Maybe that’s because Mark knows the gospel will not be Good News if it takes too long in coming. Because not all of us are stuffed and satisfied these days. In fact, as I cast my imagination into many of our homes this week, I wonder if there might be more affliction than comfort in Christmas. In one place, the family gathering has revealed discord rather than harmony. Someone was foolish enough to talk about politics or religion. Your uncle or mine had too much to drink, or gave too much advice on how to raise children. At another address, no place is set at the table for the daughter we haven’t spoken to in years. Her absence was felt, though not acknowledged. Over here is someone who was alone on Christmas, who feels alone every day of the year. There goes a woman to visit her father, a man who doesn’t recognize her any more. Some long to be in love, and some wonder about leaving because the love has grown cold. Children have nightmares about the bullying at school, and adults can’t sleep for wondering how bills will get paid. Seniors dread the decay of body and mind, or the long cold of January when nobody will come by. Single parents wonder whether to call in sick or leave the kids by themselves again. The gospel of God comes for every person who is God-beloved yet broken, which is to say: for you, for me, for all.
The Good News that cannot wait is this. God so loved the world—and each of us in it—that God came to earth to live with us. God chose birth to an unwed teenage mother, at the darkest time of the year, during mass migration, in a barn barely fit for animals. God’s crazy love for the world, even at its most broken, led to Jesus born when Herod would slaughter children, when prophets were beheaded, when religious leaders circled the wagons of tradition in fear, and when Rome crucified those who proclaimed the kingdom of God. Our Statement of Faith in the United Church of Christ declares: “In Jesus Christ, the man of Nazareth, our crucified and risen Lord, God has come to us and shared our common lot.” This is how fiercely the Creator of the Universe loves us.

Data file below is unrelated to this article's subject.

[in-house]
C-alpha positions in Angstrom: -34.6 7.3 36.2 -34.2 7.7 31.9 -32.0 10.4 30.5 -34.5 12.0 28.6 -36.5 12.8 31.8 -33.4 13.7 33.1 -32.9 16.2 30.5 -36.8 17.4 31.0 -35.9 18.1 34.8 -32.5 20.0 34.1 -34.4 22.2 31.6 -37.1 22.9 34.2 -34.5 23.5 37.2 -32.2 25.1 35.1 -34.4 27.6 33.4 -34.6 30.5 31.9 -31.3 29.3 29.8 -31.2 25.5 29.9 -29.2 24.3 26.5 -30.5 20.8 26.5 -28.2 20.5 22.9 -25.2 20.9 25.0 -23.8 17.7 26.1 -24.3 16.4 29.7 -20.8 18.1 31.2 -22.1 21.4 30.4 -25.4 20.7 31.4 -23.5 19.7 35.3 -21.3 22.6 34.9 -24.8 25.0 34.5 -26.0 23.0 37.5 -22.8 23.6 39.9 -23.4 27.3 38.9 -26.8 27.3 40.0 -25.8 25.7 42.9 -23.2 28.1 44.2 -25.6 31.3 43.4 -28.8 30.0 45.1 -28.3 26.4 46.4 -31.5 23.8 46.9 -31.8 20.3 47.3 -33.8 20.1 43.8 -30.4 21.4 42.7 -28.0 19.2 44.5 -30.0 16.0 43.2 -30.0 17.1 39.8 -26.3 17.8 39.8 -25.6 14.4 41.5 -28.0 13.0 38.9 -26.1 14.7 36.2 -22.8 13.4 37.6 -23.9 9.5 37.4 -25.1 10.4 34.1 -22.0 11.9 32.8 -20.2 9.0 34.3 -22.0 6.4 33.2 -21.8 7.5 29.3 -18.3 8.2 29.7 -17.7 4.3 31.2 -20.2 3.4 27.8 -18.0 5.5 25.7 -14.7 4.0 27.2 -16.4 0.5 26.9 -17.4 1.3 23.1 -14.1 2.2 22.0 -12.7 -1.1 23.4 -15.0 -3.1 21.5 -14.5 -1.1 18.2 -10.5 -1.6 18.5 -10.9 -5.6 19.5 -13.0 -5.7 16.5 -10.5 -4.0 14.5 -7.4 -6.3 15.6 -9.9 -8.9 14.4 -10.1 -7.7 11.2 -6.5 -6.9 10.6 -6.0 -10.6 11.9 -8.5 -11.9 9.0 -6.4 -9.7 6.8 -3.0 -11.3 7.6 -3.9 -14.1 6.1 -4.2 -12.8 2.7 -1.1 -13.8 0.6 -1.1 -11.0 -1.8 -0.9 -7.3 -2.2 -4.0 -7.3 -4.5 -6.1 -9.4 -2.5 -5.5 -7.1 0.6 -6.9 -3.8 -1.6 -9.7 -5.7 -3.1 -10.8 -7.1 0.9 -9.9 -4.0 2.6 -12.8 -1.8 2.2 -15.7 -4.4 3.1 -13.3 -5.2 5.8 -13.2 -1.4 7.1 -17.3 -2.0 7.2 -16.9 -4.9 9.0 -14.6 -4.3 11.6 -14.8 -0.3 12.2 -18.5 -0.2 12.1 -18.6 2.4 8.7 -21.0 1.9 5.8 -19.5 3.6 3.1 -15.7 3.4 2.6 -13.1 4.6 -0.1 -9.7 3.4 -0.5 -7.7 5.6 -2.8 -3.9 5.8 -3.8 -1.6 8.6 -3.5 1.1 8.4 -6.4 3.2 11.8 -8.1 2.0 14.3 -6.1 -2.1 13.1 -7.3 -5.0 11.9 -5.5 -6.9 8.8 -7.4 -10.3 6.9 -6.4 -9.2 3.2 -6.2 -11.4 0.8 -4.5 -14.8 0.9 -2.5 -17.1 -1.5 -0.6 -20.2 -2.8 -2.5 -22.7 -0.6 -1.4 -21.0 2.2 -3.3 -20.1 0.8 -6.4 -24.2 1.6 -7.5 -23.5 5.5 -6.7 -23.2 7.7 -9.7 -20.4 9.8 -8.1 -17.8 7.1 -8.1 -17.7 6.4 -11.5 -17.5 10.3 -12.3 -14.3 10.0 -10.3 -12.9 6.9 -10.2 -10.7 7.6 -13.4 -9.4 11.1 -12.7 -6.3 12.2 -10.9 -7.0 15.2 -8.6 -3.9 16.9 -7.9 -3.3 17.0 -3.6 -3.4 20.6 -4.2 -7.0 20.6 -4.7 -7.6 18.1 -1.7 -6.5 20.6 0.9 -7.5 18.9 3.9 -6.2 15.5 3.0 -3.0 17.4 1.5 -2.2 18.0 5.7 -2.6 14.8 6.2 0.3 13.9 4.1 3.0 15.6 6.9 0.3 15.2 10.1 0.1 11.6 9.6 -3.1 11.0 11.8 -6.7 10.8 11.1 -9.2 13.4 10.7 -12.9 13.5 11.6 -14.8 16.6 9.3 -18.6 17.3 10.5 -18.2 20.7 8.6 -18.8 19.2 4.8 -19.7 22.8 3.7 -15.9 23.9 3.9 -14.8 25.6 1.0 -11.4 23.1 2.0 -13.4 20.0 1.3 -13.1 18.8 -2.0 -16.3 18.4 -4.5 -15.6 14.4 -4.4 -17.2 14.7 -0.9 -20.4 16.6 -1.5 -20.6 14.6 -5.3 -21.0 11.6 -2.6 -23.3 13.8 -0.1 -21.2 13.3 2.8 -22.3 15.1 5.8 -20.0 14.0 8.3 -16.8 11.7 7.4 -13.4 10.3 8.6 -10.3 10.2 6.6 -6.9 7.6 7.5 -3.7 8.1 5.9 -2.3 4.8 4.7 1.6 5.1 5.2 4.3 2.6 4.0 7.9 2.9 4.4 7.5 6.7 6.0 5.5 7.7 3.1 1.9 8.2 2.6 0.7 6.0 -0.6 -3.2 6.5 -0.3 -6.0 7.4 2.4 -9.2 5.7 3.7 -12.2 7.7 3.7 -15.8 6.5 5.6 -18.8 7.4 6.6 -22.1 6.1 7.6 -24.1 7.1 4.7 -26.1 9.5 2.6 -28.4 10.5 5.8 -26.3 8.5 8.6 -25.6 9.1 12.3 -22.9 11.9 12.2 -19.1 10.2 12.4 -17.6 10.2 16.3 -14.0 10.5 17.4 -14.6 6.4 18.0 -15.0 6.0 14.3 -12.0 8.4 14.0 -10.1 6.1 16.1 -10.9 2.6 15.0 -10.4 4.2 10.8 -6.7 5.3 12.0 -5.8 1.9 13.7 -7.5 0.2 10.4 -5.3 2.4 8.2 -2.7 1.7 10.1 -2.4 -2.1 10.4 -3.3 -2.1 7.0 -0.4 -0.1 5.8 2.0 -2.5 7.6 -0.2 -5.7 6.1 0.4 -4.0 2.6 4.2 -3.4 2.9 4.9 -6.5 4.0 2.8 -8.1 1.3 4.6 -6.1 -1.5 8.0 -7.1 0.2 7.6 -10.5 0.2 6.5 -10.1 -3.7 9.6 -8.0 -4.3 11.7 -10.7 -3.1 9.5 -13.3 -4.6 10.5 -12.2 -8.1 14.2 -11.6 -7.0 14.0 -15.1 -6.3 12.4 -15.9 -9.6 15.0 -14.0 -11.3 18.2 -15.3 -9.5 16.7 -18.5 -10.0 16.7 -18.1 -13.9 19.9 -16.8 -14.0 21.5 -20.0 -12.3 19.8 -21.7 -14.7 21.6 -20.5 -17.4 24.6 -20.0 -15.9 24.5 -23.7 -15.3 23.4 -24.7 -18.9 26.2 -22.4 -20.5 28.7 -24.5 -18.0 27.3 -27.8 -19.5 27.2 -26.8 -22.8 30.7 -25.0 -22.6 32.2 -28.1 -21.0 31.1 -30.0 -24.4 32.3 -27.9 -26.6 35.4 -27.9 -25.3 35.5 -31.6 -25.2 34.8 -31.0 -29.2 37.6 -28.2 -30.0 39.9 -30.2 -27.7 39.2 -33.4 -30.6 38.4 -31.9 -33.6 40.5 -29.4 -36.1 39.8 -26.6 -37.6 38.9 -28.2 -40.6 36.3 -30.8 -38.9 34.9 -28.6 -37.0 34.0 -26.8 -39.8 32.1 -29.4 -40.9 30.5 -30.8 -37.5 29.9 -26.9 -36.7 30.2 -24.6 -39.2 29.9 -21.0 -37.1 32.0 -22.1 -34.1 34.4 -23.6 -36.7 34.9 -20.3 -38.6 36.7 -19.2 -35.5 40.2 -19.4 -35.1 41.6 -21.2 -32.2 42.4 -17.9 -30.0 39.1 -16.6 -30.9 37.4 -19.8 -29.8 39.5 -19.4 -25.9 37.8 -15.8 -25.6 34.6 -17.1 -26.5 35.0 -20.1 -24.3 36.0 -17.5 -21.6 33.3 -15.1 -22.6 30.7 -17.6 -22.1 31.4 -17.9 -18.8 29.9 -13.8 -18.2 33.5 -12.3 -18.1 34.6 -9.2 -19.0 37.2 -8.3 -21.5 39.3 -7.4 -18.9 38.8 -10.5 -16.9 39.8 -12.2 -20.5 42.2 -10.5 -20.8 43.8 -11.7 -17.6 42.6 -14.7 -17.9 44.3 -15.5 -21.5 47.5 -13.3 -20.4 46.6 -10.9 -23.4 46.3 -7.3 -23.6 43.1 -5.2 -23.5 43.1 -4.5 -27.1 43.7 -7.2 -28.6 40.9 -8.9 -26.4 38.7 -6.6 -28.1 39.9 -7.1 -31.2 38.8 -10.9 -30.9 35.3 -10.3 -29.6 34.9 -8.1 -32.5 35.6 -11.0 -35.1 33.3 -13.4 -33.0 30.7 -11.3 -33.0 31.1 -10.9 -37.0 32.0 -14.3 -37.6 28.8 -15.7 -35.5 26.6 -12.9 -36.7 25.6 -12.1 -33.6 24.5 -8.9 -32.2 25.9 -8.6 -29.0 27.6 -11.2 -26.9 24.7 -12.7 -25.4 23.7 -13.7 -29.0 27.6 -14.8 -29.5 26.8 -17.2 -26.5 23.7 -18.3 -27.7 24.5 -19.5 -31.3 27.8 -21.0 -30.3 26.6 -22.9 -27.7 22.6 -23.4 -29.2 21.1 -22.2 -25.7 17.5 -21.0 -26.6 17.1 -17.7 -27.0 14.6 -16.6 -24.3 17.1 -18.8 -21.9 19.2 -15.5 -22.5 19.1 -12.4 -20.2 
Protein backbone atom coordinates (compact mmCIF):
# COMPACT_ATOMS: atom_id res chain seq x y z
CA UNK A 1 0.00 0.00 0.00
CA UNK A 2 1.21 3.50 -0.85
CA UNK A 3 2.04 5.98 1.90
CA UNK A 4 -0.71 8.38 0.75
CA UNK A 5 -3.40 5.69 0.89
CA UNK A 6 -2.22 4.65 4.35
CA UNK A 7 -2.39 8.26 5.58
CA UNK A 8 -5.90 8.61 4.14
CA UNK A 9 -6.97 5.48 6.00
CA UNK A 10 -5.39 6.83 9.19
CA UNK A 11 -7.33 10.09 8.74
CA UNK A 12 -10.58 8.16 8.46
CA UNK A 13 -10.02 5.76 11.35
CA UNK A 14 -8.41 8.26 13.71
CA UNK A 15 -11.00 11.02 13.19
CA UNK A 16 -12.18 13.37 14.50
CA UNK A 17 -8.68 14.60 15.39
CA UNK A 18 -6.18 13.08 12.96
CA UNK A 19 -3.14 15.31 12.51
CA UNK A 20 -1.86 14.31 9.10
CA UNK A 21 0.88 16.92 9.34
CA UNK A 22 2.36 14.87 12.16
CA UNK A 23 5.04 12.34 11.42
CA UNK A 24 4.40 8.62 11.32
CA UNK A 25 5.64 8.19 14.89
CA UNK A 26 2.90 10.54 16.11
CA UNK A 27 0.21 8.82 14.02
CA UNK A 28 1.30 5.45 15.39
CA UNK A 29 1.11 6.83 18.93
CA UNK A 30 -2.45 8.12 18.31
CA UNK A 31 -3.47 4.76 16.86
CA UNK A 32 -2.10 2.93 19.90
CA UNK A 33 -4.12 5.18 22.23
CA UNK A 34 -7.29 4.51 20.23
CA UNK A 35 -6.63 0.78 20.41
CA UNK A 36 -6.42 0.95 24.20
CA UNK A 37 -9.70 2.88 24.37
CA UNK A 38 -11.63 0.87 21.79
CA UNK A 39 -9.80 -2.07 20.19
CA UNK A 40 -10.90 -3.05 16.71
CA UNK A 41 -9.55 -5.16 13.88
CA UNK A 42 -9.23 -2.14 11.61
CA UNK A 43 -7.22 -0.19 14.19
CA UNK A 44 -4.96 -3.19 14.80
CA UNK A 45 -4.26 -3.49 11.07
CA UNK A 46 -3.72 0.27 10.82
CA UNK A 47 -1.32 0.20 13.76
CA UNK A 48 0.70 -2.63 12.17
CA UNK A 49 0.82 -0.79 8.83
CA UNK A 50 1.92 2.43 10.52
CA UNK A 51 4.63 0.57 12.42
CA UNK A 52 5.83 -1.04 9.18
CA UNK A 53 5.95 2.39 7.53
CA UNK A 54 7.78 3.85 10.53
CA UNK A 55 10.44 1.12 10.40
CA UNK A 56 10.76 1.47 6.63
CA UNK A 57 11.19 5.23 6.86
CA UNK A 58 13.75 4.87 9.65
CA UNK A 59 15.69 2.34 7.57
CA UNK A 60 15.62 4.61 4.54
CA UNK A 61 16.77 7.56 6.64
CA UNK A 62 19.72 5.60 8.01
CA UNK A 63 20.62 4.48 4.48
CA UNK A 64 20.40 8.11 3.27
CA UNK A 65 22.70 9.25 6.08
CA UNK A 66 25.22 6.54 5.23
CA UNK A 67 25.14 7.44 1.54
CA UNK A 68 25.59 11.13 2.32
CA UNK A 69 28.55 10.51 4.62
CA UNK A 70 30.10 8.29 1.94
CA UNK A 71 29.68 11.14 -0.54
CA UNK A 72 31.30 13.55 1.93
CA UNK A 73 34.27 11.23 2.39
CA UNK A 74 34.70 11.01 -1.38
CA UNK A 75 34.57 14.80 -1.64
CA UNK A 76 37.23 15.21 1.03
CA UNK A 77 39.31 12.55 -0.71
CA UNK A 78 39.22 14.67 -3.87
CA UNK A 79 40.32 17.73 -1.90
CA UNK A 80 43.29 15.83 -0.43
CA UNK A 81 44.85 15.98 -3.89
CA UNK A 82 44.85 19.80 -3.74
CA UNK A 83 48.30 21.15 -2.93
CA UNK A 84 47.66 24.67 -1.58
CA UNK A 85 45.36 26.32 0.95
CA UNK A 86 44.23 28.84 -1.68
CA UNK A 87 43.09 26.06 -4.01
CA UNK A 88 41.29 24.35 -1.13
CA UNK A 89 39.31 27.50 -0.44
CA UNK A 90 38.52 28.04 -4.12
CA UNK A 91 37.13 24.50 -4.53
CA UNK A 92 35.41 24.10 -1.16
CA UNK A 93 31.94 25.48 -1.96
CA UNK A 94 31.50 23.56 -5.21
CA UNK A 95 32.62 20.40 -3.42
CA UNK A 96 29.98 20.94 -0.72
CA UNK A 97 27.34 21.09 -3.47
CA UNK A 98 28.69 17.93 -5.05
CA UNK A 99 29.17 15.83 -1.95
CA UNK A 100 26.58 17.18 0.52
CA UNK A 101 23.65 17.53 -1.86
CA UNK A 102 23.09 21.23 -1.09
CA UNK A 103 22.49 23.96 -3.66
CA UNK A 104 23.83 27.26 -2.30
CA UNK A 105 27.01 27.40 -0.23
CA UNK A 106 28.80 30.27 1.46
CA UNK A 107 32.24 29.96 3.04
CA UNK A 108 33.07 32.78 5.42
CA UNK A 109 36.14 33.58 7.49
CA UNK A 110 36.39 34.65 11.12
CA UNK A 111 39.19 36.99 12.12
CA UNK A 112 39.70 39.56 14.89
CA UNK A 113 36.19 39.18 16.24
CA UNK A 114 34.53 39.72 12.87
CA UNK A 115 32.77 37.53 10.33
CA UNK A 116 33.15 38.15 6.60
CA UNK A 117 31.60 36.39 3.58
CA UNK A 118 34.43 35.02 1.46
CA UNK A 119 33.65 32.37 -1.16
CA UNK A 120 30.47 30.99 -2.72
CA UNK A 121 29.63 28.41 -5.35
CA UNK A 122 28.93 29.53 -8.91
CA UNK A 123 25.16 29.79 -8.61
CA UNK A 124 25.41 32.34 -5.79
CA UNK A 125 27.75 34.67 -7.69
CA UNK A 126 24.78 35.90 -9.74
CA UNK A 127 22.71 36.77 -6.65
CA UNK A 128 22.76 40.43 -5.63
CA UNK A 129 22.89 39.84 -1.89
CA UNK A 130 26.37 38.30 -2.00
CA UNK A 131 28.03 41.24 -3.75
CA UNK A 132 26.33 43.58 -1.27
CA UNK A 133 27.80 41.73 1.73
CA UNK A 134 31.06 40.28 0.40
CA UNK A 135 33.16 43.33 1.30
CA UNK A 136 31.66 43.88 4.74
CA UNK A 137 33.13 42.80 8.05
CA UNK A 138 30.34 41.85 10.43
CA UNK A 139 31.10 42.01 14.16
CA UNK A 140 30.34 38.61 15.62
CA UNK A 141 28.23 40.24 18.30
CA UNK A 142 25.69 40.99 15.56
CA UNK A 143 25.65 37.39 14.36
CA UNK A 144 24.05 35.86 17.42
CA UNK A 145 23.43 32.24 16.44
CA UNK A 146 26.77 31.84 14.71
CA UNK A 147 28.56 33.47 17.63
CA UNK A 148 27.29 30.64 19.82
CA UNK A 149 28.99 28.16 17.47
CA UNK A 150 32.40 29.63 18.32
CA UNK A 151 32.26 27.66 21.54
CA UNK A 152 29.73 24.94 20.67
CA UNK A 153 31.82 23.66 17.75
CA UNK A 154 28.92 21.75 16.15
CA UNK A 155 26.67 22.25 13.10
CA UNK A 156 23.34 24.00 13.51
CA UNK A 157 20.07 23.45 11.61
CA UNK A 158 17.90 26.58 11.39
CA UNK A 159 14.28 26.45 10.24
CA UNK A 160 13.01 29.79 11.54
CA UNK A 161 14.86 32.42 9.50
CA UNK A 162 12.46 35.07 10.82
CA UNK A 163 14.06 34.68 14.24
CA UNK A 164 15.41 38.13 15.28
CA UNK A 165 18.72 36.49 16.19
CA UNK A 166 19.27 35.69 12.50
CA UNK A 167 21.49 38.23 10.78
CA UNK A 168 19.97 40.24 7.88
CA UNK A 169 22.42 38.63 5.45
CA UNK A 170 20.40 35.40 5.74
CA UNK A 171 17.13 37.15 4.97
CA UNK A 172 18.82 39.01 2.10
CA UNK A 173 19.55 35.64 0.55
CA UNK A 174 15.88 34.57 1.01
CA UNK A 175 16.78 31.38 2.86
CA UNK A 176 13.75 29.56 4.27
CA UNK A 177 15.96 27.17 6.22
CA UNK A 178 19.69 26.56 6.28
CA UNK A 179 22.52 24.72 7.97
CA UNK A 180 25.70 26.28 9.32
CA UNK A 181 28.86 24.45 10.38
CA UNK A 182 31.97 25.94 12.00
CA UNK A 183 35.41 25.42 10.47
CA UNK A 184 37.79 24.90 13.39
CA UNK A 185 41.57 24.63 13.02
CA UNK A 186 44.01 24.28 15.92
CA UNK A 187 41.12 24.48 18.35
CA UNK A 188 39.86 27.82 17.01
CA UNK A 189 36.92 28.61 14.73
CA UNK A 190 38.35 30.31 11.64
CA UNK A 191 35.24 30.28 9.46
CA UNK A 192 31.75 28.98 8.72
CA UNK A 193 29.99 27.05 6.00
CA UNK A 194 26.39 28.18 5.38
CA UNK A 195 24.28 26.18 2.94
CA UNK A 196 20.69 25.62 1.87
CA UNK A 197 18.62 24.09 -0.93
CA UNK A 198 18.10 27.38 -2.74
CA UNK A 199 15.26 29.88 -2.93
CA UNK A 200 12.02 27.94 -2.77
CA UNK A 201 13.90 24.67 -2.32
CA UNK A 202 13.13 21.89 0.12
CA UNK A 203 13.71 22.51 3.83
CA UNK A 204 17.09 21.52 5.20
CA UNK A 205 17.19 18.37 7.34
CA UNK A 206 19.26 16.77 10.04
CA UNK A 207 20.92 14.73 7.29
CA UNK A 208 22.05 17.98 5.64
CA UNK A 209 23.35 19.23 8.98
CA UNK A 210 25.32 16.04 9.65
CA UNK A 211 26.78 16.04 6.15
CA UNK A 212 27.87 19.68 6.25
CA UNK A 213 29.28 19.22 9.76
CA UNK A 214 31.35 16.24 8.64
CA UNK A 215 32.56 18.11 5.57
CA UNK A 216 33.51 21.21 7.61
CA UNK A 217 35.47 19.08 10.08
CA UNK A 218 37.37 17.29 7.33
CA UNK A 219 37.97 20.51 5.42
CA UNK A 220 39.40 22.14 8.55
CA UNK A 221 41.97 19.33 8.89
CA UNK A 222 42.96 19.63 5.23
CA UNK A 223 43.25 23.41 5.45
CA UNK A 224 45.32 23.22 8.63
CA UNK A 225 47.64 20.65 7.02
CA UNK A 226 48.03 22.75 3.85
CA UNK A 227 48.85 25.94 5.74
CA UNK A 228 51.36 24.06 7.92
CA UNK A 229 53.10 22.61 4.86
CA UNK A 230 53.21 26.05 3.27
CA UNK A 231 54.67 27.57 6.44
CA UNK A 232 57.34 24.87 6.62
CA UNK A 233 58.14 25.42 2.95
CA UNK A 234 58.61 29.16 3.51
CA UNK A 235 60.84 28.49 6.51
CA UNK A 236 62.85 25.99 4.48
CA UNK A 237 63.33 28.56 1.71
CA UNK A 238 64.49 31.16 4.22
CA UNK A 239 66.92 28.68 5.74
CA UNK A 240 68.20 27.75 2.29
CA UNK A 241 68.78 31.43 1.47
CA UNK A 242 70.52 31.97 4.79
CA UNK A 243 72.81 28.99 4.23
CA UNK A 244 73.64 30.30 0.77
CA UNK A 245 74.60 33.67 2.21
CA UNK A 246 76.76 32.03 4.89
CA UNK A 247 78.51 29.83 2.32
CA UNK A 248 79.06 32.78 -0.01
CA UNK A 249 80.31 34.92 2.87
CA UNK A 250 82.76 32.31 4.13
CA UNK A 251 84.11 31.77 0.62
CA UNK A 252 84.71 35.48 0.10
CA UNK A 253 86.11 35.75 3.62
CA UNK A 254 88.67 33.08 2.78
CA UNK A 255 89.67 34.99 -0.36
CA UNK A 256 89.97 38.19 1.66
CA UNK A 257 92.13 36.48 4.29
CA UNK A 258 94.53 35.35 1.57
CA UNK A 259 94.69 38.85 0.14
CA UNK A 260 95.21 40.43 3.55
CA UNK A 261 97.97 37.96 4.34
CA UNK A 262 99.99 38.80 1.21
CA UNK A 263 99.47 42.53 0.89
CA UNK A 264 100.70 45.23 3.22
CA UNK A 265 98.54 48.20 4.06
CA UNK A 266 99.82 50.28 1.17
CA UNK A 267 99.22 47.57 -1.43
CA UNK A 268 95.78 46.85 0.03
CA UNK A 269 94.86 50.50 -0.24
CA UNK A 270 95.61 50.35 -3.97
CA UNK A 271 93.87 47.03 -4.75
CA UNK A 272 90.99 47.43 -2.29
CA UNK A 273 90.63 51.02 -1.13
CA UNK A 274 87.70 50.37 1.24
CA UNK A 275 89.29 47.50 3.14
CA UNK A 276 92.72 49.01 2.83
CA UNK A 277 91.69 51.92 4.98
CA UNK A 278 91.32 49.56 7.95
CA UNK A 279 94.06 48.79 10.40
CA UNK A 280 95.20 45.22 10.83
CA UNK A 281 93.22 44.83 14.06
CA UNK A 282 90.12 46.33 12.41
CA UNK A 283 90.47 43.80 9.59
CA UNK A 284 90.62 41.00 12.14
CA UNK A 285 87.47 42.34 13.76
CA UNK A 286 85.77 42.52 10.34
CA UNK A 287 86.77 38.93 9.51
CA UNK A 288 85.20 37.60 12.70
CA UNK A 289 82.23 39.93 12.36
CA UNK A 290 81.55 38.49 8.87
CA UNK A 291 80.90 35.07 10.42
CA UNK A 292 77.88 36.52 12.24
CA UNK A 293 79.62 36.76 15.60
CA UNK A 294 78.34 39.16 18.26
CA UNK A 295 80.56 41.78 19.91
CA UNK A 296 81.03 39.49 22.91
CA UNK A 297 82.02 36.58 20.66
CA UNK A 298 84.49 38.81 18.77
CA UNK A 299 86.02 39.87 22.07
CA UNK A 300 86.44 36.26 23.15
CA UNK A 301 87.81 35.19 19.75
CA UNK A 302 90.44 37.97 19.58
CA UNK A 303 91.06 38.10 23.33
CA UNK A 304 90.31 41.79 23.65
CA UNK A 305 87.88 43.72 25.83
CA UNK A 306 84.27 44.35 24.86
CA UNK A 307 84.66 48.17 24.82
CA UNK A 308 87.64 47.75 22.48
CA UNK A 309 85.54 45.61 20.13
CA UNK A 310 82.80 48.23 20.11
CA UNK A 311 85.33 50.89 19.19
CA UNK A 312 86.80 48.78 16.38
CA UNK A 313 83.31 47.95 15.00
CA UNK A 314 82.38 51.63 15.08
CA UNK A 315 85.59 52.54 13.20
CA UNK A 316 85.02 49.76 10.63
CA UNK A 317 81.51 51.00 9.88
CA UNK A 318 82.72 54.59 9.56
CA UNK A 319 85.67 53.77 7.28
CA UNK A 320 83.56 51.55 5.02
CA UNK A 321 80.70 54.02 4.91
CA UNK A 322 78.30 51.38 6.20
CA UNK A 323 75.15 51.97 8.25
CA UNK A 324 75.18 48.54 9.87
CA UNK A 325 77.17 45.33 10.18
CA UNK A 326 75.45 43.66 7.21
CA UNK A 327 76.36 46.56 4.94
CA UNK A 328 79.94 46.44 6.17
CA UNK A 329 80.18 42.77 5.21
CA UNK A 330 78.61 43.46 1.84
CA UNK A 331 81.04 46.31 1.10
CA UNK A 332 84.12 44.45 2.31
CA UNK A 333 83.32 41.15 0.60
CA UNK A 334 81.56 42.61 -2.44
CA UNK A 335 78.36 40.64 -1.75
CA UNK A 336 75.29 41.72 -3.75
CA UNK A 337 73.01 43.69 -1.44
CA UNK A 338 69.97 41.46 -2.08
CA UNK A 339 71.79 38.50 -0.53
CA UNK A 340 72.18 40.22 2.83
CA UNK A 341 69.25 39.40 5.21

Because of God’s birth into human flesh, we are never completely alone, never beyond hope, never worthless. We come into this world which God has already known and sanctified in Christ. We exist from moment to moment in our lives by the sustaining grace of a loving God, changing what can be changed and enduring what cannot because of God’s strength in us. At the end of our lives, we will return to God’s heart, reunited with loved ones, enemies and friends alike, all remade forever in the fire of God’s love.
This Good News of God announced by Jesus interrupts sugary holiday reverie—so be it. God’s incarnation does not wait for a more comfortable or convenient time. The Good News comes to interrupt our desolation, despair and defeatism as well. “The time is fulfilled, and the kingdom of God has come near;” Jesus says, “repent [or, ‘be of a new mind’], and believe in the good news.”
African American mystic, prophet and preacher Howard Thurman penned a poem which captures the difference the incarnation makes for the world, and the calling it places on we who follow Christ.
When the song of the angels is stilled,
when the star in the sky is gone,
when the kings and princes are home,
when the shepherds are back with their flocks,
the work of Christmas begins:
to find the lost,
to heal the broken,
to feed the hungry,
to release the prisoner,
to rebuild the nations,
to bring peace among the people,
to make music in the heart. (“Now the Work of Christmas Begins”)
When Christ goes by us on the lakeshore this week, as we are back at the fishing of our everyday lives we may only see someone who is lost, broken, hungry, imprisoned, or hopeless. But it is then that we are called to do “the work of Christmas”, sharing in our actions and words of comfort the Good News that cannot wait. Will we have the faith to respond like Peter, Andrew, James and John? Immediately?
Let us pray: Incarnate God, you have blessed human life and all of creation by the birth of Jesus Christ. Empower us to join in the journey of discipleship with him, offering to all who suffer your impatient Good News of peace, rescue and deliverance in Christ’s name. Amen.